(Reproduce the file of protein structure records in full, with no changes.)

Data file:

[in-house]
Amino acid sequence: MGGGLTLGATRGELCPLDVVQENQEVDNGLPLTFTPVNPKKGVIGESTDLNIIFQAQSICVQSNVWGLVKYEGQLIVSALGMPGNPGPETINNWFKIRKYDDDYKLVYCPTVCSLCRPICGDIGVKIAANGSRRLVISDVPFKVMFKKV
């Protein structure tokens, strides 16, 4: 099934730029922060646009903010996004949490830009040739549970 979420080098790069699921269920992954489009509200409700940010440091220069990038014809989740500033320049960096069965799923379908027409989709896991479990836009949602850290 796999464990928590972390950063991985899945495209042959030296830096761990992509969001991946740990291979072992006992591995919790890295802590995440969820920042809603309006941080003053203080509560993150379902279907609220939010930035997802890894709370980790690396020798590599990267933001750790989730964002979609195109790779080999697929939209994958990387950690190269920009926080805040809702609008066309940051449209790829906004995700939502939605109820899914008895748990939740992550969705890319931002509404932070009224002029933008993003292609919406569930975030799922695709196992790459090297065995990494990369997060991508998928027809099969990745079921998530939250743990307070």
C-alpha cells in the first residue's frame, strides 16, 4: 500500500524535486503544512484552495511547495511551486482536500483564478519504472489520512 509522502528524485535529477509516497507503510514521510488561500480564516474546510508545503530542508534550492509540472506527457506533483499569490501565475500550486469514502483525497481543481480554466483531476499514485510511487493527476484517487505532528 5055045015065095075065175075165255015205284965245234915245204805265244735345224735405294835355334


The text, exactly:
[in-house]
Amino acid sequence: MGGGLTLGATRGELCPLDVVQENQEVDNGLPLTFTPVNPKKGVIGESTDLNIIFQAQSICVQSNVWGLVKYEGQLIVSALGMPGNPGPETINNWFKIRKYDDDYKLVYCPTVCSLCRPICGDIGVKIAANGSRRLVISDVPFKVMFKKV
């Protein structure tokens, strides 16, 4: 099934730029922060646009903010996004949490830009040739549970 979420080098790069699921269920992954489009509200409700940010440091220069990038014809989740500033320049960096069965799923379908027409989709896991479990836009949602850290 796999464990928590972390950063991985899945495209042959030296830096761990992509969001991946740990291979072992006992591995919790890295802590995440969820920042809603309006941080003053203080509560993150379902279907609220939010930035997802890894709370980790690396020798590599990267933001750790989730964002979609195109790779080999697929939209994958990387950690190269920009926080805040809702609008066309940051449209790829906004995700939502939605109820899914008895748990939740992550969705890319931002509404932070009224002029933008993003292609919406569930975030799922695709196992790459090297065995990494990369997060991508998928027809099969990745079921998530939250743990307070």
C-alpha cells in the first residue's frame, strides 16, 4: 500500500524535486503544512484552495511547495511551486482536500483564478519504472489520512 509522502528524485535529477509516497507503510514521510488561500480564516474546510508545503530542508534550492509540472506527457506533483499569490501565475500550486469514502483525497481543481480554466483531476499514485510511487493527476484517487505532528 5055045015065095075065175075165255015205284965245234915245204805265244735345224735405294835355334